As the coronavirus crisis brings the U.S. economy to a standstill, millions of Americans have suddenly seen their cashflows grind to a halt. Congress took concrete steps to support the people most directly harmed by the virus with the Families First Coronavirus Response Act, which was passed by the Senate and signed by President Trump yesterday after passing the House of Representatives five days earlier. Now they must adopt a broader stimulus package that offers immediate assistance to ensure otherwise financially healthy businesses and households avoid unnecessary bankruptcies that would drag down our economy well after the pandemic has been contained.
The Trump administration’s latest proposal is to make up to $500 billion in emergency loans available to small businesses, airlines, and other distressed industries hit by the coronavirus crisis. Additionally, it proposes to send $250 billion in direct cash assistance to American households in April and then another $250 billion in May. The proposal does not detail how these payments would be structured, but does specify that they would vary in size based on family size and income.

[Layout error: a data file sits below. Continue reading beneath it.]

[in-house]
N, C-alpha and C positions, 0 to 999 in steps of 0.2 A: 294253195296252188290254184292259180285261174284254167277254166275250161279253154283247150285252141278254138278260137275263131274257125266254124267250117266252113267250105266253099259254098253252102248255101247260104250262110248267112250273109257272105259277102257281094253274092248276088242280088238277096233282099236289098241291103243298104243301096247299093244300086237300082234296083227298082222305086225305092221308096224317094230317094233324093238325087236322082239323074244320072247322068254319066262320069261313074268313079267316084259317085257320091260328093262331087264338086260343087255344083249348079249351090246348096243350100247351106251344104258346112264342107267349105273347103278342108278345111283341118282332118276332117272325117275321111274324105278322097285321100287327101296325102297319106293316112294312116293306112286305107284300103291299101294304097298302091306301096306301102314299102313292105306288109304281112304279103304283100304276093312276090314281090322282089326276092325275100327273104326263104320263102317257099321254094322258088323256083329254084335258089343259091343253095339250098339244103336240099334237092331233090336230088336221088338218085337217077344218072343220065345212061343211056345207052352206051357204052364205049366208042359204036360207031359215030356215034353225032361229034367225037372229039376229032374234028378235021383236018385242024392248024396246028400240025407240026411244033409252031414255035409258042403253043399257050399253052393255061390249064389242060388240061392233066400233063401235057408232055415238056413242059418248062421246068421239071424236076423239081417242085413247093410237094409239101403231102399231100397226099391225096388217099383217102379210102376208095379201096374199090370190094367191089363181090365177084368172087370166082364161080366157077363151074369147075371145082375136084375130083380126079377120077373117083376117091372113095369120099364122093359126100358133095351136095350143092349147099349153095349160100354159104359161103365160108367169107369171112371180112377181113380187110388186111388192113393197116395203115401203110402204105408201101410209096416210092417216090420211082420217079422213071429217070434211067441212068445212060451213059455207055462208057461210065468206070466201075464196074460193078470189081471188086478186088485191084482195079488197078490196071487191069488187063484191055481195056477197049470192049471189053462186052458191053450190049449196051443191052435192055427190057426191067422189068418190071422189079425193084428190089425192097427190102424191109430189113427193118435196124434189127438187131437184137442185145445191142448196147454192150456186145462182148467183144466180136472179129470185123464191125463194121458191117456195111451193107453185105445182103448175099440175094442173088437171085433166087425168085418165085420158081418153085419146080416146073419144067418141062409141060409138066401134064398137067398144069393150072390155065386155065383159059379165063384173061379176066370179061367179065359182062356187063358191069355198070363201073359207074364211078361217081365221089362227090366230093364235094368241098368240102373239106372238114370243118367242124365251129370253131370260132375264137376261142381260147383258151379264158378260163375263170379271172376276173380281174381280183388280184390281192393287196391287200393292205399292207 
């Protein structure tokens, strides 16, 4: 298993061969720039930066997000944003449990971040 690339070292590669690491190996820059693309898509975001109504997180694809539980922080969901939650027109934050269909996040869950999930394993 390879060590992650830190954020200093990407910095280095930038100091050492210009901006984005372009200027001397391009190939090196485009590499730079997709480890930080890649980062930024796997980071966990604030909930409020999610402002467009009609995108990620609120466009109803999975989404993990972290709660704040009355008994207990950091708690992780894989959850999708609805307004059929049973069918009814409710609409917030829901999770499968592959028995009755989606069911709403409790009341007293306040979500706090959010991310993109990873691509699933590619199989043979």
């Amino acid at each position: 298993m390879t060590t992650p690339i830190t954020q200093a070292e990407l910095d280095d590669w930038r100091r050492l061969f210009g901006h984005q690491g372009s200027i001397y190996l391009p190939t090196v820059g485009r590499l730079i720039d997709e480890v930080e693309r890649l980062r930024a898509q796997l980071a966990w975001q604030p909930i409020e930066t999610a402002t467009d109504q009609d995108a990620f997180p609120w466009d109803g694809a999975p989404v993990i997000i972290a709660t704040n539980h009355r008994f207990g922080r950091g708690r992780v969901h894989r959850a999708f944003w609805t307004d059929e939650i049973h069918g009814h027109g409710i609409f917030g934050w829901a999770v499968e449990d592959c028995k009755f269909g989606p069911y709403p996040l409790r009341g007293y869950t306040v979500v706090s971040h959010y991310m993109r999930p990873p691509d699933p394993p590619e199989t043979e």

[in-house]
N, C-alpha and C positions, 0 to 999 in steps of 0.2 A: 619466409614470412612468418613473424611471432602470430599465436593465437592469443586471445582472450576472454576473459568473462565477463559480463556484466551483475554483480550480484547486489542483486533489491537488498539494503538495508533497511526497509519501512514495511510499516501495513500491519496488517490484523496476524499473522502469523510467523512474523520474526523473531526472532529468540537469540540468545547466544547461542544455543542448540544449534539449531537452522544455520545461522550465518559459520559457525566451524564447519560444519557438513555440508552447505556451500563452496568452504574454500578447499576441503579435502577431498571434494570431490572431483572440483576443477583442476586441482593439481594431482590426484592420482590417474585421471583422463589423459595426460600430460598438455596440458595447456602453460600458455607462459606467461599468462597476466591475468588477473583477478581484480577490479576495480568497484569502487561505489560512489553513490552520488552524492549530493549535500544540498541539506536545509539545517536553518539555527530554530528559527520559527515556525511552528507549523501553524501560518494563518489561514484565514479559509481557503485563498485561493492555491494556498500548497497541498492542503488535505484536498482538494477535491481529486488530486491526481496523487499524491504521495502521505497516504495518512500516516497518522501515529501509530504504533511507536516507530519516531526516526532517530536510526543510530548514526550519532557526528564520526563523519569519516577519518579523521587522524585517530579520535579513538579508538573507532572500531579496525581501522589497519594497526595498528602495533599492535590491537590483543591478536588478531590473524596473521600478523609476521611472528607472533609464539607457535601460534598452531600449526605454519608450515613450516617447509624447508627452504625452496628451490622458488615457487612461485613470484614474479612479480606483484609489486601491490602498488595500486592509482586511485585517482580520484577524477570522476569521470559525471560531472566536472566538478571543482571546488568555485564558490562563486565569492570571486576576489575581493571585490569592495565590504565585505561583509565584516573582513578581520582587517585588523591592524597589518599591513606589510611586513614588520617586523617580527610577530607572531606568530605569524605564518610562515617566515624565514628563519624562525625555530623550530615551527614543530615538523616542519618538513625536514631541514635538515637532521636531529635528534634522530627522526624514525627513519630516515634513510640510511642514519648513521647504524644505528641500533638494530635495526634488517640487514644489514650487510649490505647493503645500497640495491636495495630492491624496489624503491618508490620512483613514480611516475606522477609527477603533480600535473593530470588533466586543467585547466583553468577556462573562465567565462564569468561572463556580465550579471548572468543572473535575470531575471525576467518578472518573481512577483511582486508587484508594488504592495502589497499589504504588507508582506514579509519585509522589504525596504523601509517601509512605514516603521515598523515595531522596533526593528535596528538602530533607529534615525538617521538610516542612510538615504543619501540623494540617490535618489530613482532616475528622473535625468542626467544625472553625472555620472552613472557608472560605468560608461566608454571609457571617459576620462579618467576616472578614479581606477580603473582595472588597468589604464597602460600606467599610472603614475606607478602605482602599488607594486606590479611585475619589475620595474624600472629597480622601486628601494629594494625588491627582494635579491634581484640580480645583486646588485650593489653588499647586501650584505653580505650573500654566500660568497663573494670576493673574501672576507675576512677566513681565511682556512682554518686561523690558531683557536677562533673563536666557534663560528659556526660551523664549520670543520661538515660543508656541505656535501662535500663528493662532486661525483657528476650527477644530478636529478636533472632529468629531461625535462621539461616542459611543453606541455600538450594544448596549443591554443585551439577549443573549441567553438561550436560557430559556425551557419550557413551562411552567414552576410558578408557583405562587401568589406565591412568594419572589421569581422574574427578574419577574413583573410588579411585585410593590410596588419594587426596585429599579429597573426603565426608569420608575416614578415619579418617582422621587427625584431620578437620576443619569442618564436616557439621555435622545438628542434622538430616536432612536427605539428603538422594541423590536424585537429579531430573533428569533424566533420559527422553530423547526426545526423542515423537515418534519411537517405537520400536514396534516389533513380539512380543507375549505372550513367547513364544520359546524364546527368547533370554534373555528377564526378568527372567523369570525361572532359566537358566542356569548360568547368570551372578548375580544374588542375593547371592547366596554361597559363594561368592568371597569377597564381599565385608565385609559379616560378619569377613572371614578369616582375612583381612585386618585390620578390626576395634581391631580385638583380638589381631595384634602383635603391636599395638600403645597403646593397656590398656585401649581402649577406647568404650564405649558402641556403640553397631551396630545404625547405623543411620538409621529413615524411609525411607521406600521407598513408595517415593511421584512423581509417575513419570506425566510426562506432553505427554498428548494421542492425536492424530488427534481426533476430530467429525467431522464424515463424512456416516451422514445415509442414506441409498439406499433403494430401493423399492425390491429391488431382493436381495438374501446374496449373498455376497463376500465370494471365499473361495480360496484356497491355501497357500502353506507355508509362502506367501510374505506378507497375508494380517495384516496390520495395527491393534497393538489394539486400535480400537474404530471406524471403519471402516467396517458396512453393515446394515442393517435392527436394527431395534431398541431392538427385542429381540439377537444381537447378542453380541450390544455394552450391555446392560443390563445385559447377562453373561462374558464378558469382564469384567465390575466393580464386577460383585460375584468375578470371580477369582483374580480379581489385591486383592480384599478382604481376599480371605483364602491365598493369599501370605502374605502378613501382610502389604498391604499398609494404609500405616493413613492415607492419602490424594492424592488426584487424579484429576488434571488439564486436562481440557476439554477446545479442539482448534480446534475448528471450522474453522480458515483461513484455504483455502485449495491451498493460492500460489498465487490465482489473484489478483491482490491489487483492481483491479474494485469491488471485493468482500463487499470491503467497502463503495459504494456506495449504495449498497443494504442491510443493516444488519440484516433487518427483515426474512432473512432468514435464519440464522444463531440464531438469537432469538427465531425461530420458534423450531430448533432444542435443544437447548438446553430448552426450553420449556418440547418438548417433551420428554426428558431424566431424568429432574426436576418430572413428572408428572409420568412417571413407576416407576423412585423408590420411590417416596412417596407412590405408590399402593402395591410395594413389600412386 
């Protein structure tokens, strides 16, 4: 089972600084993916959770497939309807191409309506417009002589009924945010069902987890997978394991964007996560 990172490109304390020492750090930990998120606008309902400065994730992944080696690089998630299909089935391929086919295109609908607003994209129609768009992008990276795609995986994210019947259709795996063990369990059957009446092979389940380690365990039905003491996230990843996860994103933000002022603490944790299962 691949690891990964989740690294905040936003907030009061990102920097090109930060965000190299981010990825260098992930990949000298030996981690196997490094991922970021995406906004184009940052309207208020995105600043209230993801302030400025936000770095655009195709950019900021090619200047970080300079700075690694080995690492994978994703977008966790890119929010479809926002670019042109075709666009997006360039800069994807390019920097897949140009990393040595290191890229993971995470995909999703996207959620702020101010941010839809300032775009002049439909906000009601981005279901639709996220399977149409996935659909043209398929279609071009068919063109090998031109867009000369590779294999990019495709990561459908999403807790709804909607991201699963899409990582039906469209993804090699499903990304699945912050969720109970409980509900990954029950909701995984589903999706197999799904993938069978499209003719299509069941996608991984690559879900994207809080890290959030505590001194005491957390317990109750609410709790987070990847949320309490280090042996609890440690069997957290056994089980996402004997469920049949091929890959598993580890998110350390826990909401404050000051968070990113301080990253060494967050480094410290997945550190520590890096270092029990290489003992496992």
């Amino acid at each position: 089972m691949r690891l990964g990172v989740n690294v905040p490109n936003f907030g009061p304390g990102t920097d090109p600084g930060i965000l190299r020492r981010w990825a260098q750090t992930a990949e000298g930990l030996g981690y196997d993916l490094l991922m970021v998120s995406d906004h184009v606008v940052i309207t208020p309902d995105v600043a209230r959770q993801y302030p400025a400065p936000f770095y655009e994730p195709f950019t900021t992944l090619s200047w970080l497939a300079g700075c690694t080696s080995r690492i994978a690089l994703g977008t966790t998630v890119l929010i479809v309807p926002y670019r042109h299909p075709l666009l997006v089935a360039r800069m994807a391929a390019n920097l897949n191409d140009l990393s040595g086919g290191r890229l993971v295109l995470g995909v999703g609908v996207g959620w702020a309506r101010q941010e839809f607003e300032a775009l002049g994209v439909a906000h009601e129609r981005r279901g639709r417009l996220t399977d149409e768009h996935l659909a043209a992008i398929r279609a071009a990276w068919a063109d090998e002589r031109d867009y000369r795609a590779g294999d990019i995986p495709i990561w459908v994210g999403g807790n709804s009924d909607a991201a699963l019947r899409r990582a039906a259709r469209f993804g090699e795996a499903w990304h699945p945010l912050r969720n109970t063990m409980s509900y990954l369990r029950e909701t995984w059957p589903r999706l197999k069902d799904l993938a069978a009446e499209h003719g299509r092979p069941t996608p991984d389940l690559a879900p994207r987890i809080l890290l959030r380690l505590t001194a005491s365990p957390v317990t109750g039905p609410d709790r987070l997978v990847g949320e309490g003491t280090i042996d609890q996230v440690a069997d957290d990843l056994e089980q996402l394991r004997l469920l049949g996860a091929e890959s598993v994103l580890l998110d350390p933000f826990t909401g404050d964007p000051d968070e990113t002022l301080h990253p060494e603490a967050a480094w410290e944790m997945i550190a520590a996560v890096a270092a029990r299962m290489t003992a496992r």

This framework is a welcome change from the administration’s earlier proposal to repeal payroll taxes through the end of the year, which would have given the greatest benefits to those least in need of assistance, but it still has a number of problems. A complicated means test will take time to design and administer, delaying much-needed relief to cash-strapped households when time is of the essence. Moreover, amid enormous economic uncertainty, nobody even knows what their income in 2020 will be. Many households that need assistance are almost certain to fall through the cracks under the administration’s plan.
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